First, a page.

This specific target may well have been Iran's Bushehr reactor, now under construction, Langner said in a blog posting. Bushehr reportedly experienced delays last year, several months after Stuxnet is thought to have been created, and according to screen shots of the plant posted by UPI, it uses the Windows-based Siemens PLC software targeted by Stuxnet.
Peterson believes that Bushehr was possibly the target. "If I had to guess what it was, yes that's a logical target," he said. "But that's just speculation."
Langner thinks that it's possible that Bushehr may have been infected through the Russian contractor that is now building the facility, JSC AtomStroyExport. Recently AtomStroyExport had its Web site hacked, and some of its Web pages are still blocked by security vendors because they are known to host malware. This is not an auspicious sign for a company contracted with handling nuclear secrets.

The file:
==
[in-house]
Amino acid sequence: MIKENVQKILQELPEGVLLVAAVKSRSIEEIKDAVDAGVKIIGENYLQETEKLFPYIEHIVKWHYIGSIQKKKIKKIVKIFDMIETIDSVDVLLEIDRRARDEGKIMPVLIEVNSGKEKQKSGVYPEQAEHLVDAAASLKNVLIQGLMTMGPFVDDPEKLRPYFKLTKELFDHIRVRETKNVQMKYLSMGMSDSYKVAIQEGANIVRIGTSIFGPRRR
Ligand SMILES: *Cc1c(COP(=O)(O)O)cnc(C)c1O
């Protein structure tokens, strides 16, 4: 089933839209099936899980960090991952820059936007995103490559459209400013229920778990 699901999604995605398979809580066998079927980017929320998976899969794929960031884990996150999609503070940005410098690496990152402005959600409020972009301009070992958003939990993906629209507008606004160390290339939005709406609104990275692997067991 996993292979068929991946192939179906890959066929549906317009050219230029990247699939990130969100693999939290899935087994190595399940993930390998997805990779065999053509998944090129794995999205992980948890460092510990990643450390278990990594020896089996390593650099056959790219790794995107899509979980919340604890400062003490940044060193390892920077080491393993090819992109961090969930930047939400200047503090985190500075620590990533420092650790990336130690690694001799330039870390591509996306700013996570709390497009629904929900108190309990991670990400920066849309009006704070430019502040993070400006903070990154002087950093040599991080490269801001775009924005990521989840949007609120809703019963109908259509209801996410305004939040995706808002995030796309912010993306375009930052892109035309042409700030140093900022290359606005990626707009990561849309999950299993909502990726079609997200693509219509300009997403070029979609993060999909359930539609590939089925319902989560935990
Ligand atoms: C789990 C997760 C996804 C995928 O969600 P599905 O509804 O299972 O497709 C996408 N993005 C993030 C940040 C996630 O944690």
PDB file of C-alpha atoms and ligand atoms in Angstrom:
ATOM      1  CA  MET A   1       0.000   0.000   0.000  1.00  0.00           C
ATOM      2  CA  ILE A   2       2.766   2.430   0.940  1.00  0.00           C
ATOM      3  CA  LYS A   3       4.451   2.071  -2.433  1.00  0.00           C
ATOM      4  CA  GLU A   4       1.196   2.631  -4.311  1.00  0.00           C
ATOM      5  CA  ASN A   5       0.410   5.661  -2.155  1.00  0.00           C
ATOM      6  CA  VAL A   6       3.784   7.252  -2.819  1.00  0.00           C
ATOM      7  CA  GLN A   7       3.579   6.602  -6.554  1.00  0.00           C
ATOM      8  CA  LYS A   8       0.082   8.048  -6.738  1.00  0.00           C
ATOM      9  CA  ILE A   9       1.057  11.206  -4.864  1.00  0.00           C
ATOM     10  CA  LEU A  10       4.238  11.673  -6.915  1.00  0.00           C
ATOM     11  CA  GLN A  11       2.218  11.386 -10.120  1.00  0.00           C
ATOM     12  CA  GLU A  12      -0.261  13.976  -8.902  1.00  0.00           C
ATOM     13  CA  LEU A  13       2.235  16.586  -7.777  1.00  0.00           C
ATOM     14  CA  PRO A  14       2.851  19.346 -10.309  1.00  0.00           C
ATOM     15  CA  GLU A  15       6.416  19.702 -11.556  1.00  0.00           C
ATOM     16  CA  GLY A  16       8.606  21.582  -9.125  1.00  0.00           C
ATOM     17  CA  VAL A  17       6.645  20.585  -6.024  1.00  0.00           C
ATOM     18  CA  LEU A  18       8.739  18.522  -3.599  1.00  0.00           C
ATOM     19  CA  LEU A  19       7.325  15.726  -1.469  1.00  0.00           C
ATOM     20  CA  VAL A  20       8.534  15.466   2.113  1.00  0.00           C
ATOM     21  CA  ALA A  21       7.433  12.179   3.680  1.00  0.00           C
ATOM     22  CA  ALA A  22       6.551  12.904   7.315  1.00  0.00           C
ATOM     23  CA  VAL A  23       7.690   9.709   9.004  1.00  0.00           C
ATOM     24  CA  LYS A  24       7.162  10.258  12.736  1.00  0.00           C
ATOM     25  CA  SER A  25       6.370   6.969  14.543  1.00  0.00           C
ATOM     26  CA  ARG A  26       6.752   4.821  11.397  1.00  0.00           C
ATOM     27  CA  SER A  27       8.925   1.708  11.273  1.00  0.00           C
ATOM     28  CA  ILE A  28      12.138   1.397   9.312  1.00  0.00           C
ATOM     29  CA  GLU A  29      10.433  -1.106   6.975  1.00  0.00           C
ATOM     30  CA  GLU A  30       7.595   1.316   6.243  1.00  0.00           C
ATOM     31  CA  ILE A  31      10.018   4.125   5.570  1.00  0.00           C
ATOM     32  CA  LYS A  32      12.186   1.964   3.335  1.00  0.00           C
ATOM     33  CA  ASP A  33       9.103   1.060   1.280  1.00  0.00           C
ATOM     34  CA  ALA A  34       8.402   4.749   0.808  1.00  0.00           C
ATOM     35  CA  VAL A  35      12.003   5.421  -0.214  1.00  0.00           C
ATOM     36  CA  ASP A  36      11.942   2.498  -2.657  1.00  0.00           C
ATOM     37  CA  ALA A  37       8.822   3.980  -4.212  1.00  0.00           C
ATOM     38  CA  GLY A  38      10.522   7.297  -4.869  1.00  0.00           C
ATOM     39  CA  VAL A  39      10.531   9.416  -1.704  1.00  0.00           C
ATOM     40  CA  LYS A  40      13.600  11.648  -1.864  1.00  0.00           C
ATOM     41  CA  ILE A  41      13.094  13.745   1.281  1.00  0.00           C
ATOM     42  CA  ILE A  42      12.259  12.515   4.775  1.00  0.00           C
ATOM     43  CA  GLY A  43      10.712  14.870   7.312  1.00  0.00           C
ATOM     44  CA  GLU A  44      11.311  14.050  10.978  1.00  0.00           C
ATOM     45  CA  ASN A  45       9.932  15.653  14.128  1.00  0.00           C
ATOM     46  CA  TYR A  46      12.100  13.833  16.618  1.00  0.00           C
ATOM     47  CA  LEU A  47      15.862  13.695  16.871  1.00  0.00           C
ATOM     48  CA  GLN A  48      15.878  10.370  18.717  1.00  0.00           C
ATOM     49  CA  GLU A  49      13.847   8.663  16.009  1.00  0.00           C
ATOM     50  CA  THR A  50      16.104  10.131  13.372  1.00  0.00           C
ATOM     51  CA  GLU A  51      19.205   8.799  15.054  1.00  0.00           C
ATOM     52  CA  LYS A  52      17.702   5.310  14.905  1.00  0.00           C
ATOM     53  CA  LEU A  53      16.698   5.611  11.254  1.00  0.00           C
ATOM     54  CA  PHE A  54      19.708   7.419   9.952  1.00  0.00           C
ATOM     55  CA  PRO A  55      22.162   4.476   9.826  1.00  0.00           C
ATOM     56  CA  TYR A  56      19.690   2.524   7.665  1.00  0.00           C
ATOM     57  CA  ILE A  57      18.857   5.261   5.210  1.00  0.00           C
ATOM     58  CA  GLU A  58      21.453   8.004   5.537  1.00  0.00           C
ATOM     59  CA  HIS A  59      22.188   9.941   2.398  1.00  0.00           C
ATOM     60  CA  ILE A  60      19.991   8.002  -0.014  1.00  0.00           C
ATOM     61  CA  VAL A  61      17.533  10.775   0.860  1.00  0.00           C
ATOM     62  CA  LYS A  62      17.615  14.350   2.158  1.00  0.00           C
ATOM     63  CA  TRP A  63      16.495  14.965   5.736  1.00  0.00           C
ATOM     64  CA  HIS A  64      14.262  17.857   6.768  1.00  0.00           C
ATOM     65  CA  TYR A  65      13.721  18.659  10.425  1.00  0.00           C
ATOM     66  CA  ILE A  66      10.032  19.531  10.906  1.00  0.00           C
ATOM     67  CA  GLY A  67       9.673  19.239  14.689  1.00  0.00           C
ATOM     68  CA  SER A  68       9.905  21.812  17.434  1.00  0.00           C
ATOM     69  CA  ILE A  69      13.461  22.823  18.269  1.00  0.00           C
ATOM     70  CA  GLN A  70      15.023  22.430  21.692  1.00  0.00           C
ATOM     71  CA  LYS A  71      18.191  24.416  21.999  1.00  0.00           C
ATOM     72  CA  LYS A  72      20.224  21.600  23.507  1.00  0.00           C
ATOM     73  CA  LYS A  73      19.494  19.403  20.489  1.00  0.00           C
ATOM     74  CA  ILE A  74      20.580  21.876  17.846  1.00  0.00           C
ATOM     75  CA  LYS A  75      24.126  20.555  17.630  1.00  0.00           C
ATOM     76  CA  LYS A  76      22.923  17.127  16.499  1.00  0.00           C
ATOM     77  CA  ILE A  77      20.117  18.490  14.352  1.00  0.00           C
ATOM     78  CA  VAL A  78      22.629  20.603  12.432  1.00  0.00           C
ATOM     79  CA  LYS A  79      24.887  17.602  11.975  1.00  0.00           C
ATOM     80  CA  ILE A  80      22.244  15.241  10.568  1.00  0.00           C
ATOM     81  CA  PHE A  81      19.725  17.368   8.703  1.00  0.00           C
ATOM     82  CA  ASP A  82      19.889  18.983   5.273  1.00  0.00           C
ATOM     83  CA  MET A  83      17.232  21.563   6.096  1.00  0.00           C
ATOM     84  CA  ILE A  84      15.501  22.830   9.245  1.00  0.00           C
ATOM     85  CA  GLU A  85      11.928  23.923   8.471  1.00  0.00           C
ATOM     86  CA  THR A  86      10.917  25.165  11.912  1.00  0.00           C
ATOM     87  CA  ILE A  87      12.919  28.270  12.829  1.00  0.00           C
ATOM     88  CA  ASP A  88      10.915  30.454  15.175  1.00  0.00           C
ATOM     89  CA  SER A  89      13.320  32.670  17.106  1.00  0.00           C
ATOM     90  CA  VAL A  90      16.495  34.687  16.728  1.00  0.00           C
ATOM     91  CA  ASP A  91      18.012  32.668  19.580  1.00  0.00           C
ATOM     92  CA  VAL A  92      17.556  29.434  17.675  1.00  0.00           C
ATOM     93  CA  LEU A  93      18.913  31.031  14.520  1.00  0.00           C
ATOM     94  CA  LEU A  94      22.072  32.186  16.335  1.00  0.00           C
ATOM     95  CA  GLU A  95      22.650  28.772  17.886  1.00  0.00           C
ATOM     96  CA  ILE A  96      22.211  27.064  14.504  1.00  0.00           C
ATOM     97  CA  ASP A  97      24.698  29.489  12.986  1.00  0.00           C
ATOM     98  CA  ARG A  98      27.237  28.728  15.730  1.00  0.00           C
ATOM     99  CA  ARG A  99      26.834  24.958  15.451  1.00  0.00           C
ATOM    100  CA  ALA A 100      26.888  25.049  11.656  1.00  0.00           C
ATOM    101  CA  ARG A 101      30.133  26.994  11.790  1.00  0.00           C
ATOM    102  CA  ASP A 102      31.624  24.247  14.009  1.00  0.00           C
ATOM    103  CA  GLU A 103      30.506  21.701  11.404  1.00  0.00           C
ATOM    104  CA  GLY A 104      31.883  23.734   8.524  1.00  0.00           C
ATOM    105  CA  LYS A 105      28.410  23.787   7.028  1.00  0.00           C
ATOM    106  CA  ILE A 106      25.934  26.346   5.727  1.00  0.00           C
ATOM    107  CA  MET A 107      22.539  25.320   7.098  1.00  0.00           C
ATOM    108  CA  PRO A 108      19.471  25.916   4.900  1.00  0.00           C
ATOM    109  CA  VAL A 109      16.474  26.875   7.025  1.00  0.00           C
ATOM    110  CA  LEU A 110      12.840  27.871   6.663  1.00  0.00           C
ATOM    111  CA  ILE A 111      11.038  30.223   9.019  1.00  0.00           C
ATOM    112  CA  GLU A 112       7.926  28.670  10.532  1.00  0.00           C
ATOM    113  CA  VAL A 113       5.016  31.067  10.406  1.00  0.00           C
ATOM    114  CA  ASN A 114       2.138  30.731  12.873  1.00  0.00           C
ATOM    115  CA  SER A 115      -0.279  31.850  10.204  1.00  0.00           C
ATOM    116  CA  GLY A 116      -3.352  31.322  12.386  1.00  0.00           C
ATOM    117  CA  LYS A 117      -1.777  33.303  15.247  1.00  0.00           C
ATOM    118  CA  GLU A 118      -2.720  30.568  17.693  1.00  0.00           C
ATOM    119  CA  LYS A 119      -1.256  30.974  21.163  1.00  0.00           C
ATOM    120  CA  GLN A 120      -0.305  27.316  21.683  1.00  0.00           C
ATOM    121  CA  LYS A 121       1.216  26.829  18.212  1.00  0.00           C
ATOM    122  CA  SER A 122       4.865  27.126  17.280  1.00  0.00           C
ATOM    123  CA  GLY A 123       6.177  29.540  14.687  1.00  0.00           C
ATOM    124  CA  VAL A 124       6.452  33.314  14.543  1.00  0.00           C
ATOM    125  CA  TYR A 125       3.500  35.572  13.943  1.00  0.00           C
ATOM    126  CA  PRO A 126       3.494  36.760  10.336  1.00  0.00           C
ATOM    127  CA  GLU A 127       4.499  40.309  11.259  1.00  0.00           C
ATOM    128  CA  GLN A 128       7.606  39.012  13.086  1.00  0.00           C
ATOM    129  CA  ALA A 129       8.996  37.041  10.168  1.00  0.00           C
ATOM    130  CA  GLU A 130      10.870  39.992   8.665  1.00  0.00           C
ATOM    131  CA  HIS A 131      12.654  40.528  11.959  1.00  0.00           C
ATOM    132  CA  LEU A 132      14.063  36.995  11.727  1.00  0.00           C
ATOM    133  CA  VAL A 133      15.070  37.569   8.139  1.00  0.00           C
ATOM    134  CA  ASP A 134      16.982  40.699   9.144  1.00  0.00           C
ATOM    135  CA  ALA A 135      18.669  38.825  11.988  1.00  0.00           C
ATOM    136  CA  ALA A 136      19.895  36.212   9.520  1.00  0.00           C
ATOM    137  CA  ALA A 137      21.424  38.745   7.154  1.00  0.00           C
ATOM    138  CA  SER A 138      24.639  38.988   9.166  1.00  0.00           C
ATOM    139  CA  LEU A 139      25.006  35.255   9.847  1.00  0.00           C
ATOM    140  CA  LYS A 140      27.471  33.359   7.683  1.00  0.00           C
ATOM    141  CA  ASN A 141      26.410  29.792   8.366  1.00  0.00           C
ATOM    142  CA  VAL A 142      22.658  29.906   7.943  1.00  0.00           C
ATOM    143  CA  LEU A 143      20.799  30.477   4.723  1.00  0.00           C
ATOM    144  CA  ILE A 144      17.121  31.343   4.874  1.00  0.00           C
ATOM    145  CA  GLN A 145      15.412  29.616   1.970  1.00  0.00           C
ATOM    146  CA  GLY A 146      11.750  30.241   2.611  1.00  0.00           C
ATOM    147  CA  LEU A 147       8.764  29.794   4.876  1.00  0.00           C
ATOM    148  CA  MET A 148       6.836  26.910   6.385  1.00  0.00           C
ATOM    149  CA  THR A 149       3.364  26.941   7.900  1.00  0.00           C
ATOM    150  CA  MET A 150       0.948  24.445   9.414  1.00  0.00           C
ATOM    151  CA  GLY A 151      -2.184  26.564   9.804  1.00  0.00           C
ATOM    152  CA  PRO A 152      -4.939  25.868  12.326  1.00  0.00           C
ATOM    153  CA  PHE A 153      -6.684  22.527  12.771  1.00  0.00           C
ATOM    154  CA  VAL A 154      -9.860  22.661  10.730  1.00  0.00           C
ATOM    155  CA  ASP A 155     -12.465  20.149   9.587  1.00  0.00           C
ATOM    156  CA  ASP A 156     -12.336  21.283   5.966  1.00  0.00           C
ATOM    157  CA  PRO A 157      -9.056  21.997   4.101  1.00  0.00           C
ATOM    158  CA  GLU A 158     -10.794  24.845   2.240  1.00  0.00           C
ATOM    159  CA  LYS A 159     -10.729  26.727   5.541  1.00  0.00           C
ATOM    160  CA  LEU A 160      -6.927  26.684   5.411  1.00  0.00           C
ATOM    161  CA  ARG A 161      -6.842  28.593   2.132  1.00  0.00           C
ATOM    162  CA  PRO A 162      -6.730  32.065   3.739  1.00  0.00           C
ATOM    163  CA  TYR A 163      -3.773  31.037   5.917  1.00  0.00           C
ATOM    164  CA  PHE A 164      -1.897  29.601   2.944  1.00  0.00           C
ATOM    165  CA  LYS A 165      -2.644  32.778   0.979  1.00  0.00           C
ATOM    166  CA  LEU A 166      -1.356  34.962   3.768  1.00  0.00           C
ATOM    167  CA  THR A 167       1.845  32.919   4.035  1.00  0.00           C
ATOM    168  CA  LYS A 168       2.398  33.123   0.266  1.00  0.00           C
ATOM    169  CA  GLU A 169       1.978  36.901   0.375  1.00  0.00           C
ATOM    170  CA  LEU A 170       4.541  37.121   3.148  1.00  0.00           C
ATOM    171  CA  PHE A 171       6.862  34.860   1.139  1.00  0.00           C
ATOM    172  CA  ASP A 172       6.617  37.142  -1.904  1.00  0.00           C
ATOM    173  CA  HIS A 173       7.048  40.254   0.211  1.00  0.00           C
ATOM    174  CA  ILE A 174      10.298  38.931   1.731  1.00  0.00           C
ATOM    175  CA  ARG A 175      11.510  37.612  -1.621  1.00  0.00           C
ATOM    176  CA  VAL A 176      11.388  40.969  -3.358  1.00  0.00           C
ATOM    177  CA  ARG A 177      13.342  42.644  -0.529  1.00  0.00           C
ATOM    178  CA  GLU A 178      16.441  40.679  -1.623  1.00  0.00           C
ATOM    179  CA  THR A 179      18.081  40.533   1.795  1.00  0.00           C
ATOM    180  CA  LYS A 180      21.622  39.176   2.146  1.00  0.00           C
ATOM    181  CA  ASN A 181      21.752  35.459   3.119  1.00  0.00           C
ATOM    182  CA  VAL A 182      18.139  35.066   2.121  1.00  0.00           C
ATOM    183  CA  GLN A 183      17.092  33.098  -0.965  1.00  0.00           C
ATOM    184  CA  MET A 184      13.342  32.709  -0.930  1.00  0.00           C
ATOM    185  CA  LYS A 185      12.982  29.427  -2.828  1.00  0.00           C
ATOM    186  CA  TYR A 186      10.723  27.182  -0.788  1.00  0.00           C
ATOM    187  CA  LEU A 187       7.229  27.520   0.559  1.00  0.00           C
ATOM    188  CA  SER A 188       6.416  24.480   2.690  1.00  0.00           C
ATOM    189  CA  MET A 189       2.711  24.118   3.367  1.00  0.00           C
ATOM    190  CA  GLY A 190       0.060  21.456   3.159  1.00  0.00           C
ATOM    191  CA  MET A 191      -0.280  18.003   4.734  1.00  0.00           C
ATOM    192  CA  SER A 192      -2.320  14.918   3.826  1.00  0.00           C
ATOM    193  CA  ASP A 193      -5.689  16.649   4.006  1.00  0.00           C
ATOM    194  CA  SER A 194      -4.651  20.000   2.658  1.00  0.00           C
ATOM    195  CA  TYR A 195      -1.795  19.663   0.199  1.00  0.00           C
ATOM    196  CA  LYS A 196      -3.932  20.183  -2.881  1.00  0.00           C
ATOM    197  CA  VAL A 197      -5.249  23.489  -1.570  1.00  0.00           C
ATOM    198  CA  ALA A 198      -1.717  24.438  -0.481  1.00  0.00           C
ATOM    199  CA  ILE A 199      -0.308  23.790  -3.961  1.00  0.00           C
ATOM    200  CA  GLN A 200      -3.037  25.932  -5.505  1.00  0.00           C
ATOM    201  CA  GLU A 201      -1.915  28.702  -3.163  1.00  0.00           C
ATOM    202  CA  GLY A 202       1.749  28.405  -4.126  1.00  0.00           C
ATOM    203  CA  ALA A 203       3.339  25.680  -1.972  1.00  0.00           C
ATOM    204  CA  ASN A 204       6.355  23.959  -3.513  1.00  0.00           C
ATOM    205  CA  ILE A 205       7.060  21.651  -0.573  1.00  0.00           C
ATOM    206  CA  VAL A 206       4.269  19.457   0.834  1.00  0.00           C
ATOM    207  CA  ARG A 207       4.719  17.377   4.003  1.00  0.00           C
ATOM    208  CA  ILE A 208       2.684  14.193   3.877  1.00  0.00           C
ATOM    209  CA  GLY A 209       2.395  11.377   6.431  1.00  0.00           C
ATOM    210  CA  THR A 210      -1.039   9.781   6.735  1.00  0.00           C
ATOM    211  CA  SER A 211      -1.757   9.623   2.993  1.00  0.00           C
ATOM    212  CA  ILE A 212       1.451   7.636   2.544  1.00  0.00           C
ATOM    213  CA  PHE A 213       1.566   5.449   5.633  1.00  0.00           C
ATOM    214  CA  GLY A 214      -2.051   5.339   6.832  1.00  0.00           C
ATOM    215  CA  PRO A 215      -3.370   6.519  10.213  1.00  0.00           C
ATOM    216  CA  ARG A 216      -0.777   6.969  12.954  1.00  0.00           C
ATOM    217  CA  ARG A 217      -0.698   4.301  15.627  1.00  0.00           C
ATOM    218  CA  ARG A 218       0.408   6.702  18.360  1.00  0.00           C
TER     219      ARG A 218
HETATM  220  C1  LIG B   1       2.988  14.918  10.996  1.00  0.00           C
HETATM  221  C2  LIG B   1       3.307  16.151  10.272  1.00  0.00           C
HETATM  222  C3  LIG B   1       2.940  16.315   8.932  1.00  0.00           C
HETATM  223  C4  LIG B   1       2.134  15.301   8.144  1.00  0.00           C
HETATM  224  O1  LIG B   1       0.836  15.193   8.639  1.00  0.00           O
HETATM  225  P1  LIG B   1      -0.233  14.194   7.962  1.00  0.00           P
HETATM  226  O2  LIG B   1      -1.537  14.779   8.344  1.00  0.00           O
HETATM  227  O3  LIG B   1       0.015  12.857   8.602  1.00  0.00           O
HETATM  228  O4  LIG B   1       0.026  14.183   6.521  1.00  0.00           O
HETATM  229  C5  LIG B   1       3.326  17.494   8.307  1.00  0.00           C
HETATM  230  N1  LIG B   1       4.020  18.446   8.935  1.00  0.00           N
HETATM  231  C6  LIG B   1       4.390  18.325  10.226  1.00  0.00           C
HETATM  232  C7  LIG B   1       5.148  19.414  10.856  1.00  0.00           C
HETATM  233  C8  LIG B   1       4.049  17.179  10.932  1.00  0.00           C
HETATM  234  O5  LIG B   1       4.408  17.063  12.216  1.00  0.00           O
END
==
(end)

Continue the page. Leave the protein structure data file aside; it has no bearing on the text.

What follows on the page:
Byres Security Chief Technology Officer Eric Byres is an industrial systems security expert who has tracked Stuxnet since it was discovered. Initially he thought it was designed for espionage, but after reading Langner's analysis, he's changed his mind. "I guessed wrong, I really did," he said. "After looking at the code that Ralph hauled out of this thing, he's right on."
One of the things that Langner discovered is that when Stuxnet finally identifies its target, it makes changes to a piece of Siemens code called Organizational Block 35. This Siemens component monitors critical factory operations -- things that need a response within 100 milliseconds. By messing with Operational Block 35, Stuxnet could easily cause a refinery's centrifuge to malfunction, but it could be used to hit other targets too, Byres said. "The only thing I can say is that it is something designed to go bang," he said.
Whoever created Stuxnet developed four previously unknown zero-day attacks and a peer-to-peer communications system, compromised digital certificates belonging to Realtek Semiconductor and JMicron Technology, and displayed extensive knowledge of industrial systems. This is not something that your run-of-the-mill hacker can pull off. Many security researchers think that it would take the resources of a nation state to accomplish.